Paul Osuyi, Asaba
Governor Ifeanyi Okowa of Delta State on Tuesday threw his support behind plans by the Federal Government to re-introduce toll gates on the nation’s trunk A roads.
But the governor warned against abuse and compromise of the process of returning toll gates, advising that it should be driven by the private sector through concessions.
Fielding questions from newsmen at an interactive session in Asaba, Okowa also stressed that the toll gates should not be given to political or filial cronies but to competent and trusted hands who will judiciously manage the tolls from road users to maintain the roads.
The governor urged Nigerians to accept the simple truth that the massive failure of the nation’s roads would overwhelm both the state and federal governments’ efforts to fix them.
“Our roads are failing, and the rate at which they are failing is overwhelming. And the economy is going down, and there are several competing needs for the available resources.
“So, there should be toll gates for people to pay minimally. But it should not be the old way in which the government was in charge. It should be concessioned so that the money can be ploughed back into its maintenance.
“It is much more cheaper to pay for toll and drive on good roads rather than spend more on fuel and car repairs. The fear of the people is that it might be given to cronies who will not add value.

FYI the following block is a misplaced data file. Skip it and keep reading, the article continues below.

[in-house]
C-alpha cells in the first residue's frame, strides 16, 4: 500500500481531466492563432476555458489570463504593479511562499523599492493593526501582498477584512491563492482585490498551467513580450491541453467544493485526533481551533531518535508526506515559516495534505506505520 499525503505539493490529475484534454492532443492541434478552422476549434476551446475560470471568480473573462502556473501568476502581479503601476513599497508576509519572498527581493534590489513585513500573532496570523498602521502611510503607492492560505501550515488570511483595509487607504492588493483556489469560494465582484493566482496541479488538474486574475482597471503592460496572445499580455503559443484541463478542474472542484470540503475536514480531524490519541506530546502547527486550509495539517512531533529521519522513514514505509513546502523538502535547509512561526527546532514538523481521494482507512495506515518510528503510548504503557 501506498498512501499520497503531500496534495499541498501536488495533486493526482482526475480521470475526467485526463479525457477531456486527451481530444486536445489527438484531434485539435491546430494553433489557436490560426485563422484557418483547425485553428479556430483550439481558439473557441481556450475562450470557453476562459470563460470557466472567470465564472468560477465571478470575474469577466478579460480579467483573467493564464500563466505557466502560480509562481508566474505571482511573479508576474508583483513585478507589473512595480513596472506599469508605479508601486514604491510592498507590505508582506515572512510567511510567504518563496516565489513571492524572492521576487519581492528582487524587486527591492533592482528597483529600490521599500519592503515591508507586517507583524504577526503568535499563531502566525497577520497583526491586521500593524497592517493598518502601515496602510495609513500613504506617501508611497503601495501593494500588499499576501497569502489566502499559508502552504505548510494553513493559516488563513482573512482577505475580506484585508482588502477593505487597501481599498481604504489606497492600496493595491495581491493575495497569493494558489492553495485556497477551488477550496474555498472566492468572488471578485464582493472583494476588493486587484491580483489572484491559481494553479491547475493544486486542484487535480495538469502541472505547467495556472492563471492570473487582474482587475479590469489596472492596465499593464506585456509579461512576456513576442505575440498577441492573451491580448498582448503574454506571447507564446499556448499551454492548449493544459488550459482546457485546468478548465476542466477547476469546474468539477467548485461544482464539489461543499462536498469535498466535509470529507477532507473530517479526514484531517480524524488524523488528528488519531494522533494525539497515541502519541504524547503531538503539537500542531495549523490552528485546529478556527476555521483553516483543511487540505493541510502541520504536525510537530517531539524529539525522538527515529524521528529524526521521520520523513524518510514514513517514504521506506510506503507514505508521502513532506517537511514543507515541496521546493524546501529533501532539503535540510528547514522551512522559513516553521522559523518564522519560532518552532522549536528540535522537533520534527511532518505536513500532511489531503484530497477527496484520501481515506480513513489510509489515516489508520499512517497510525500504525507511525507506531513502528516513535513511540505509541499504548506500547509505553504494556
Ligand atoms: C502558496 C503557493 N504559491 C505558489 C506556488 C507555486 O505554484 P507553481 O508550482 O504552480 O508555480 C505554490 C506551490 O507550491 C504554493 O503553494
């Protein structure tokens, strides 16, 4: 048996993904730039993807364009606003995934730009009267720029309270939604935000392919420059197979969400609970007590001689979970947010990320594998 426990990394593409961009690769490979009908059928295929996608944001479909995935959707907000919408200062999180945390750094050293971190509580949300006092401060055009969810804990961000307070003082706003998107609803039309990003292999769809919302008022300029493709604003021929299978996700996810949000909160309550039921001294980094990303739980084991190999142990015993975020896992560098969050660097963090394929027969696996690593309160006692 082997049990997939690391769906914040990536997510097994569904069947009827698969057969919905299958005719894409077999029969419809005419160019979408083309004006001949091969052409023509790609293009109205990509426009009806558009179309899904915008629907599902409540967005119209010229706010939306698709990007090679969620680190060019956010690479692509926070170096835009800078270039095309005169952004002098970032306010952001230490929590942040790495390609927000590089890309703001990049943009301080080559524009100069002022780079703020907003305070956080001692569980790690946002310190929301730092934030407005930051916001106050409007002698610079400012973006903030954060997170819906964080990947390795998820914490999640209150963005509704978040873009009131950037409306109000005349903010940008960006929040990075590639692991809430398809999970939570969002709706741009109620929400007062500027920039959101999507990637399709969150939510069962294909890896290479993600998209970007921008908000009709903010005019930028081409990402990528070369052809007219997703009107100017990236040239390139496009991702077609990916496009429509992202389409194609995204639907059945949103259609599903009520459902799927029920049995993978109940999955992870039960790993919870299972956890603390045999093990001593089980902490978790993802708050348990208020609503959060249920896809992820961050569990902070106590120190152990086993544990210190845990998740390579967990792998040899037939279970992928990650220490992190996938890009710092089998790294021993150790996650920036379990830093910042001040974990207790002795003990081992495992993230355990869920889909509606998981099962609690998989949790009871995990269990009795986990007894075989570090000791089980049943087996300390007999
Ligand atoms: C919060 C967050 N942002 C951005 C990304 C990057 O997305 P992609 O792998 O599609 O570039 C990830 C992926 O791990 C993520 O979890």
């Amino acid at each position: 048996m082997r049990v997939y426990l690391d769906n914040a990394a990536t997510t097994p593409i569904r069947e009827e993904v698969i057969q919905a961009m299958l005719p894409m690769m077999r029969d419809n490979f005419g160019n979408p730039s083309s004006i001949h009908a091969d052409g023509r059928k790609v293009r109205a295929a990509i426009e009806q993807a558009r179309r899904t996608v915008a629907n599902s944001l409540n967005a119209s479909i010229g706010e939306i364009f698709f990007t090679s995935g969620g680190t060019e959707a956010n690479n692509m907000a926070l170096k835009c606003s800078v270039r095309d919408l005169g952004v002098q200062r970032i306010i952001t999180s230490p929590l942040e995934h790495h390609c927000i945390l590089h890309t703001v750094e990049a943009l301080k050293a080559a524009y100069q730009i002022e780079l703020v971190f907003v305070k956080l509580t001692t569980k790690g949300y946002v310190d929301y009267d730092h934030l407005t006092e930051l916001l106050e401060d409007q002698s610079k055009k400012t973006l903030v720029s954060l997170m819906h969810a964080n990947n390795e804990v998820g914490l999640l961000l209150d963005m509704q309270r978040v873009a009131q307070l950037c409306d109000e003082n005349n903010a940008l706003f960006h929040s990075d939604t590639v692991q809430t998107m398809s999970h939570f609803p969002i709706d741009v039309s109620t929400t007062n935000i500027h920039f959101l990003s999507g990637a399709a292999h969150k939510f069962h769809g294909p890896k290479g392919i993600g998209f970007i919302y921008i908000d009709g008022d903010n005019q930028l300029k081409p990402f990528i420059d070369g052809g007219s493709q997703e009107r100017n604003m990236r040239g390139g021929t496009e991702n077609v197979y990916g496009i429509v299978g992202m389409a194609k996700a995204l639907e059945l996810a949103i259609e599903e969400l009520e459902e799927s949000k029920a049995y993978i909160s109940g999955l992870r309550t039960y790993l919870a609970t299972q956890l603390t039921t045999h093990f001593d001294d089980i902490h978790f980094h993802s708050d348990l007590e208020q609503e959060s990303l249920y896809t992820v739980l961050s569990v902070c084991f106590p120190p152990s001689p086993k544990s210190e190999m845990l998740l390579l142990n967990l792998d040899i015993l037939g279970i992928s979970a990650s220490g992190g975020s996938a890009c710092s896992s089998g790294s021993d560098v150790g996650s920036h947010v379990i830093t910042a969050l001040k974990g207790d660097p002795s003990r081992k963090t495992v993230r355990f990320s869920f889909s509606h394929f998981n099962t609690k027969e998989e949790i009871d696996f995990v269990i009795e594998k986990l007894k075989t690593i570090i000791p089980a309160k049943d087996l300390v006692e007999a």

“So federal government should guide against that. They should find an appropriate way of dealing with this situation so that in five years, our roads are properly fixed,” Okowa stated.
On the stand of the Federal Government not to refund monies spend on fixing federal roads in the states, Okowa admitted that as at last year, the states were made to understand that there would be further refunds for such expenditures.
He said the state was still intervening on deplorable sections of the federal roads in the state in order to boost the state economy and not necessarily for the sake of getting refunds.
According to him, the state government adequately sought for approval to fix the roads to avoid being embarrassed by federal agencies, explaining that when the state attempted to intervene in 2018 without seeking approval, the contractors were chased from site.
Okowa said his administration was not piling more debts for the state, adding that the payment plan of huge debt he met was conveniently restructured by the federal government so as to free resources for other projects.